Military forces have had a “significant effect” on the insurgency this year, the chairman said. There have been successes in Panjwai, Argendhab, Dawi, Nawa, Marja and other areas. But there is still work that needs to be done in the longer run, he said.
The United States will be in the region for a long time, the chairman said. This does not necessarily mean large numbers of troops. The United States is committed to long-term relationships with Afghanistan and Pakistan.
Americans must remember that the counterinsurgency effort is not solely military. “We’ve tripled the number of civilians there as well, because the governance piece – local, provincial and federal – must also improve,” he said. “In fact, it is just now that the strategy has been adequately resourced. Now it is being executed. It is fairly chaotic in some areas… and yet we’ve started to see some progress.”
Obama has said the United States will begin to withdraw troops from Afghanistan in July, beginning the process of transition to Afghan-led security. Mullen said some troops will leave, but he doesn’t know how many. It will depend on the conditions on the ground. Defense Secretary Robert M. Gates has said it will likely be small, “and we don’t know what part of Afghanistan they will be from,” he said.
There can’t be a serious discussion of the future of Afghanistan without talking about Pakistan, the chairman said. The United States needs to engage Pakistan – a nuclear power with an economy in shambles and its own problem with terrorism. Mullen has worked to establish a relationship with Pakistani Gen. Ashfaq Kayani, the army chief of staff, meeting with him about 30 times in three years. “When I first met him, there was this enormous trust gap between us, both as individuals and as countries,” Mullen said. “Both of us are working hard to fill that up as rapidly as we can.”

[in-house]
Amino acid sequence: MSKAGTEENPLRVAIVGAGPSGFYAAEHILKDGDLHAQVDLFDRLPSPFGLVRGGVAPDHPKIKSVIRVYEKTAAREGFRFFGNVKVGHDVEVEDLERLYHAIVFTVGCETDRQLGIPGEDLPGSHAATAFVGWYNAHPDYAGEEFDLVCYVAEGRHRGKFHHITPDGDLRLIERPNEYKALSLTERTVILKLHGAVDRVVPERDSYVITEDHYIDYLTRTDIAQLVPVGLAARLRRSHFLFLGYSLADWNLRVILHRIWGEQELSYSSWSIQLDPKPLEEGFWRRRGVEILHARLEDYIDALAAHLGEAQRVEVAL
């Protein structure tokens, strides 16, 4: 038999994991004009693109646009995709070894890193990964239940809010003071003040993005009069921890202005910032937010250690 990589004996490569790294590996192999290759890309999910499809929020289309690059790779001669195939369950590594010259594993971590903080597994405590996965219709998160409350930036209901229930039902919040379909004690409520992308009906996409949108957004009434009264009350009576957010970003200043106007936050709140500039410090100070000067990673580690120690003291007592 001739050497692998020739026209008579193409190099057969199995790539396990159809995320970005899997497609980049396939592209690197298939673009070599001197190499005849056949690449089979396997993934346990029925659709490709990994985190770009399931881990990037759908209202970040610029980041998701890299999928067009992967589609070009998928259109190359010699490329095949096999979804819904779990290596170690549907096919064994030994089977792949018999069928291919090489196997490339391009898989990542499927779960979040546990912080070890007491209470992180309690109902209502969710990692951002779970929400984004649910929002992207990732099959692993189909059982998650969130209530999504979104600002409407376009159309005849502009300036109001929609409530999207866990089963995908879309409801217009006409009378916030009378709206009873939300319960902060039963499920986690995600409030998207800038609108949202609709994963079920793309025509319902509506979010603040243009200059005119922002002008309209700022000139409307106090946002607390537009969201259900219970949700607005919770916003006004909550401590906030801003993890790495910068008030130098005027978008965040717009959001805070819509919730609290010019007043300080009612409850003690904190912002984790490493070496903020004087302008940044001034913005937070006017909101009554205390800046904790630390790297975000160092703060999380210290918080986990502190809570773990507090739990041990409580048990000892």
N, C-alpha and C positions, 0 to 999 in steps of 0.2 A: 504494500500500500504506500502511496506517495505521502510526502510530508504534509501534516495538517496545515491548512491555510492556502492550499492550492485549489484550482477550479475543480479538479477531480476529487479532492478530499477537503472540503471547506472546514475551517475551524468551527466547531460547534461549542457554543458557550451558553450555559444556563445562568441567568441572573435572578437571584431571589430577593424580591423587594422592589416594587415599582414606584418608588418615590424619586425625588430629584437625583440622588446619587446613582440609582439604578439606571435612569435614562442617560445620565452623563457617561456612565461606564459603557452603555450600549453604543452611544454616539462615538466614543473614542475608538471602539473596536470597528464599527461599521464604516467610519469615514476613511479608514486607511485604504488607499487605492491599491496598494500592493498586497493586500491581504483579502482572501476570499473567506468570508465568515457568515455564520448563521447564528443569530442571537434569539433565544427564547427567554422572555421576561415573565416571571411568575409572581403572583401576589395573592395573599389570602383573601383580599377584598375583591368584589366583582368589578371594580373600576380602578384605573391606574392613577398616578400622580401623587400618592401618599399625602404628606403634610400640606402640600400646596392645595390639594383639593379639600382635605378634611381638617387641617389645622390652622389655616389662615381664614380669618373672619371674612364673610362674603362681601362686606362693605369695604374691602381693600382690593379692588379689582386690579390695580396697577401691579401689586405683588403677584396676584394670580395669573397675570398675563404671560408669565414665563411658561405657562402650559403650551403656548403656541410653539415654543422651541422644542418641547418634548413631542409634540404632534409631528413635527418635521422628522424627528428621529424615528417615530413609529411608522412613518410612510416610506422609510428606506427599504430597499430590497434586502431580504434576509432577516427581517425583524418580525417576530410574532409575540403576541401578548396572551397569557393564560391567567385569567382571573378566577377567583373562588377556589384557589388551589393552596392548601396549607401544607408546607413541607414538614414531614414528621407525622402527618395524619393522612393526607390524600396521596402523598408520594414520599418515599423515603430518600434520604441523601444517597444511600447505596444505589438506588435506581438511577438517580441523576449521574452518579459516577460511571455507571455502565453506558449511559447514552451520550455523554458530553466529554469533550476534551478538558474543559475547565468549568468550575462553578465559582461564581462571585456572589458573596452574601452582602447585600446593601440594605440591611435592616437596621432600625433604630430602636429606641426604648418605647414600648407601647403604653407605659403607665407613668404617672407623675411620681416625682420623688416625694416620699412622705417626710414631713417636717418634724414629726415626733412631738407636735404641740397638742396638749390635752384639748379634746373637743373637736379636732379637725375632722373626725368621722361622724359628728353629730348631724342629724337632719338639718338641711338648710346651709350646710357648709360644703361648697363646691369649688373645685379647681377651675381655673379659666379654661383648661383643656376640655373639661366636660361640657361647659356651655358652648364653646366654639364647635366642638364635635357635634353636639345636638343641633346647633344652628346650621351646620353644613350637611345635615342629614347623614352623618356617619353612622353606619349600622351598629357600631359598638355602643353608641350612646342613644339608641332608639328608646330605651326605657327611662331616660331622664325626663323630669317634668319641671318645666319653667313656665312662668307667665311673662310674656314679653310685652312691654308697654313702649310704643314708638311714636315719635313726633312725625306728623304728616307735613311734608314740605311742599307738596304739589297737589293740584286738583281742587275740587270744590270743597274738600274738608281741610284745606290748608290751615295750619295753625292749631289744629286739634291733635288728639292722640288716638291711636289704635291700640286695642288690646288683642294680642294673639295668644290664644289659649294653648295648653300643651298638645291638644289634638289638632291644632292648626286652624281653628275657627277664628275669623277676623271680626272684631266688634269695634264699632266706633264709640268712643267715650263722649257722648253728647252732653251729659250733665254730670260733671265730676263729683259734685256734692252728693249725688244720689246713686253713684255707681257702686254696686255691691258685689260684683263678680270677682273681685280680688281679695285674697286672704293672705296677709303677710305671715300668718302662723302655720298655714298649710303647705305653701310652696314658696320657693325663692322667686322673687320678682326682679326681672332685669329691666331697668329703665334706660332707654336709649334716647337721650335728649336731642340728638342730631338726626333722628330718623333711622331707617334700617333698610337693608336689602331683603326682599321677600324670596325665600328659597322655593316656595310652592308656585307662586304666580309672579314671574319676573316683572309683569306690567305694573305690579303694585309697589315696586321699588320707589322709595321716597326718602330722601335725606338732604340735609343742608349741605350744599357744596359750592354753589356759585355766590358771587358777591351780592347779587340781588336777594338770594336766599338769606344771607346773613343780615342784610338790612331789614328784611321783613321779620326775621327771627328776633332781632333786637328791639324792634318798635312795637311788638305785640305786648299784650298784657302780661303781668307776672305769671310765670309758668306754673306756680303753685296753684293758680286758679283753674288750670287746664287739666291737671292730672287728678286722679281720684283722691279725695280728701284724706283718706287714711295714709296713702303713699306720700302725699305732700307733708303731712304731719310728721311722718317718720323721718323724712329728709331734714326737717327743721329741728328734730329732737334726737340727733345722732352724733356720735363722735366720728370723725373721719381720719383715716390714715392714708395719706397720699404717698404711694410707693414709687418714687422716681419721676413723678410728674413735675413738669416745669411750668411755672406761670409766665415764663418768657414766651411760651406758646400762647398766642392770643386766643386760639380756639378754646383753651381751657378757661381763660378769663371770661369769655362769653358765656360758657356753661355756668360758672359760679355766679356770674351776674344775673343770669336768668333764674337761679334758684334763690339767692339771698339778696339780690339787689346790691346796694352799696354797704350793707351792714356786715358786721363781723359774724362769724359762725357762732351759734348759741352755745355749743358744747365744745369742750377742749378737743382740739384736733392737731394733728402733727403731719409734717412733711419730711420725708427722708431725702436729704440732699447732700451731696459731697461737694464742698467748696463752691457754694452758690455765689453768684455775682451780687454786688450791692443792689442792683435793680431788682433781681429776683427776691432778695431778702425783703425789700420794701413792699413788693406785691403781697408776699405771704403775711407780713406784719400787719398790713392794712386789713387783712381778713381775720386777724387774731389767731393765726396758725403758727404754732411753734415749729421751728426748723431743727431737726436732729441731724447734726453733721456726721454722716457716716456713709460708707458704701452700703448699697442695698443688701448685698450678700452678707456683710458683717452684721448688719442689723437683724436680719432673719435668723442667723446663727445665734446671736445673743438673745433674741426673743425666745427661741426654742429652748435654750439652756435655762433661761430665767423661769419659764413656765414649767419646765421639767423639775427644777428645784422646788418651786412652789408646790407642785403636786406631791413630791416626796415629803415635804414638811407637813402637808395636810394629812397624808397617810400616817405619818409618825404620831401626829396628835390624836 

But the break in relations from 1990 to 2002 has left a mark, and the question Mullen said he is asked most in Pakistan is, how long are you going to stay this time?
“(Kayani) trusts me to a point now where he tells me what he is going to do long before he does it,” the admiral said. “We have to understand their challenges. They have to focus on India, but they have rotated some 60,000 to 70,000 troops into the fight on the border [with Afghanistan]. They have lost many soldiers and civilians to terrorism. Sometimes his timelines doesn’t match my timelines.”
Americans are not a patient people and “aligning the patience indexes sometimes can be difficult,” Mullen said. The Pakistani army is resource constrained, but it seems to have the will to take on the Pakistani Taliban.
The Pakistani army had to change to a counterinsurgency force for the battles in the tribal areas along the Afghan border. They pulled troops from Kashmir, the volatile northern territory bordering Pakistan and India, retrained them and rotated them into the counterinsurgency fight.
During the White House review of actions in Afghanistan, Mullen said he will look closely at the growth and training of the Afghan security forces. “The whole idea of transition of putting the Afghan security forces in the lead is fundamental,” he said. “That’s our way home.”
And the process of training Afghan soldiers and police is improving. “We’ve put in place a structure, which means trainers, curricula, buildings where the training takes place, which didn’t occur before,” he said.
U.S. Department of Defense
Office of the Assistant Secretary of Defense (Public Affairs)